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Leesa Ward

7 May 2020

How SEBE student Leesa has mastered study–life balance!

Leesa Ward is in her third year of a Bachelor of Information Technology, majoring in programming and application development. In her time at Deakin, she’s been both a Cloud and on-campus student.

We chatted to Leesa about how flexibility is the key to uni success.

What do you enjoy most about university?

Waurn Ponds is a beautiful campus and it’s great to be able to enjoy the scenery, atmosphere and shared mindset of being there to learn. I started as a Cloud student and changed to Waurn Ponds last year. I still do some units via Cloud if they aren’t offered on‑campus.

I also enjoy formal study because it gives me measurable goals to work towards (and deadlines to push me to meet them!).

What’s been the most difficult part of adjusting to online study?

Studying in the same physical space that I work. I’ve had my own part-time business for a decade, and I’ve never been very good at separating study time from work time! It’s part of the reason I switched to campus study. Sometimes it’s good to let everything blur and switch between tasks throughout the day, but not all the time – so it’s tough not having the physical separation of going to campus.

I’m fortunate enough to be able to set up different rooms for different purposes at home, so unless I really need to be at my desk with its ‘proper’ computer set-up, I study in a different area now, which helps.

Have you used any services or resources on campus and how did they help?

I feel like I’m still fairly new to campus and while I made a point of learning about the services available, I haven’t used any yet. During my first degree, I attended the equivalent of PASS sessions, which were absolutely priceless. If any become available for units I’m studying at Deakin, I will definitely be attending!

How do you fit your study around the rest of your life? Do you have a routine?

I see my best results when I have a fairly solid routine – I chose to study at TAFE a while back because it’s so structured. But now as a mature-age student living independently, I’ve had to learn to be a bit more flexible.

I remember once sitting in the waiting room at the vet with a sick cat, and I knew I wasn’t going to be able to do the revision I had planned for that morning. It threw my whole week into disarray because I’d planned to do so much that I hadn’t left room for minor interruptions.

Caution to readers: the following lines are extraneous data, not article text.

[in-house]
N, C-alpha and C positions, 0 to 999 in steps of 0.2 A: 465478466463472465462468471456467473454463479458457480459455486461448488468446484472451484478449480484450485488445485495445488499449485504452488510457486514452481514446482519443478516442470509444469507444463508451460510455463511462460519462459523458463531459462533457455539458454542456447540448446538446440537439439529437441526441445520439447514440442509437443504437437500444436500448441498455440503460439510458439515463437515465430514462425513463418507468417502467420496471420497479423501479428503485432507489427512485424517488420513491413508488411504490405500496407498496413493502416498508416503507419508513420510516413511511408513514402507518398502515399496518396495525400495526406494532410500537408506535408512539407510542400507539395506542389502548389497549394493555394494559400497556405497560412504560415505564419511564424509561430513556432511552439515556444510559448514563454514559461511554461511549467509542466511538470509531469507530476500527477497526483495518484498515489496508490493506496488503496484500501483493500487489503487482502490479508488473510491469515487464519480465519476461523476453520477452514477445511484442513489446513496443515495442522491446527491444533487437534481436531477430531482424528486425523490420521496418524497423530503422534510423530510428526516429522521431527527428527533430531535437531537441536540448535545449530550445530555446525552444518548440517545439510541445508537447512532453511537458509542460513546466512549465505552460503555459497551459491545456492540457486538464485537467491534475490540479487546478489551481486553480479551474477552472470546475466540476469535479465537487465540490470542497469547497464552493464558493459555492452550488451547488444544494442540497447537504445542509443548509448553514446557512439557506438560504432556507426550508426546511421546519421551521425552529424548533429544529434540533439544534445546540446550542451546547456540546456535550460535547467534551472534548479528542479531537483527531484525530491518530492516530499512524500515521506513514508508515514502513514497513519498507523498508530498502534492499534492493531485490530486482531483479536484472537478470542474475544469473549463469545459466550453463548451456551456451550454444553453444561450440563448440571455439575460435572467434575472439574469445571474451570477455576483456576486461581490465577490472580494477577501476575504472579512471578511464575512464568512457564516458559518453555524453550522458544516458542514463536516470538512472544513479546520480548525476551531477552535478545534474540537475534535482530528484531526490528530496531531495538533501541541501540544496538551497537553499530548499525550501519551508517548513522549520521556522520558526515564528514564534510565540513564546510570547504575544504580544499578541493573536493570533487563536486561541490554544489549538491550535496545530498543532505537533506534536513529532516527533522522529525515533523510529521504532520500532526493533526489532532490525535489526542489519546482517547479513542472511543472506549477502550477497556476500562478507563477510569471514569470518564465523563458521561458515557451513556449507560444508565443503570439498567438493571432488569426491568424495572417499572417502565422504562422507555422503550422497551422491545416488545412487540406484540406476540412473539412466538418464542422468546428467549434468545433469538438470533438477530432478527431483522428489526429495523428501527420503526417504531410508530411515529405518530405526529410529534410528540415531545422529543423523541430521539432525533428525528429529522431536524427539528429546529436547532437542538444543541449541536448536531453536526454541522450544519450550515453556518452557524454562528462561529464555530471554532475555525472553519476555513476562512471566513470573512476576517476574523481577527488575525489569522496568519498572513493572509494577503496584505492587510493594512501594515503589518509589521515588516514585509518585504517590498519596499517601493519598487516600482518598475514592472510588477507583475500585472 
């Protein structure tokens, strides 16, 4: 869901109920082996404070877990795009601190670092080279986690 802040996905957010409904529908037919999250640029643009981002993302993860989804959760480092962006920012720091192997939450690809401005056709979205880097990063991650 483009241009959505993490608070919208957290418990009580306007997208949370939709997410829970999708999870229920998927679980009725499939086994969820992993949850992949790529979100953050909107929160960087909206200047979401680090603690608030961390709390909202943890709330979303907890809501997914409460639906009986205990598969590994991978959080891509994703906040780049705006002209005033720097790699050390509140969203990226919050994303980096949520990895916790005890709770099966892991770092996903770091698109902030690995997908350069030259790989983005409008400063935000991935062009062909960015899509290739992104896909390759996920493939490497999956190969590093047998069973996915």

So I try to have a routine, but build ‘slack time’ into it. If I get sick, a pet gets sick (or just really needs a run around the park!), or something else can’t wait, I can move things around.

What are your top tips for preparing for exams?

I work through as many past and sample exam questions as possible. If there’s no exam papers available for a unit, or not many, I’ll look for chapter questions in the textbook and related texts to test my own knowledge and ability to communicate it, and identify anything I need to revise.

How do you stay mentally, socially and physically well to juggle all the things in your schedule?

I eat well – fortunately for me, my partner likes to cook! I have two dogs who push me to get away from the desk and go outside, and I take ballet classes, which are great for both physical and mental health.

My employment situation has a big impact on my ability to juggle. A shift for me happened after my first trimester, when I started a new job with a shorter commute and more flexible hours, at a company that supports my outside endeavours. Not only does that help me manage my studies better than before, but it’s enabled me to participate more fully in my hobbies.

Obviously not all jobs are like this and students usually aren’t able to be picky, but I think it’s important to acknowledge the impact our employment has after we’ve made sure we can pay our bills. It might be as simple as looking for casual work where you can easily take a week off at exam time, or somewhere that lets you block out Wednesday nights for netball training.

What’s one thing you’d tell a student starting their uni journey?

I’ve noticed a lot of students are very averse to reducing their study load. Life gets in the way of study sometimes, and some students push themselves so hard they crash because they feel like taking more than three years to do their degree is some kind of failure. It isn’t.

I only study two or three units per trimester so I can balance uni with work. For Centrelink purposes, three units is still full-time. You’re better off taking longer and doing better than pushing yourself to finish but not reaching your potential. I took three-and-a-half years to do my first degree and not once has an employer seen that on my resume and questioned it.

Keep in mind that Deakin also has Trimester 3, which can help you spread your load with minimal impact on your course duration anyway!

Your biggest achievement in your study so far?

My results at Deakin are on par with my previous studies, and it’s an achievement to have kept them there when I’m juggling study with more responsibilities now.

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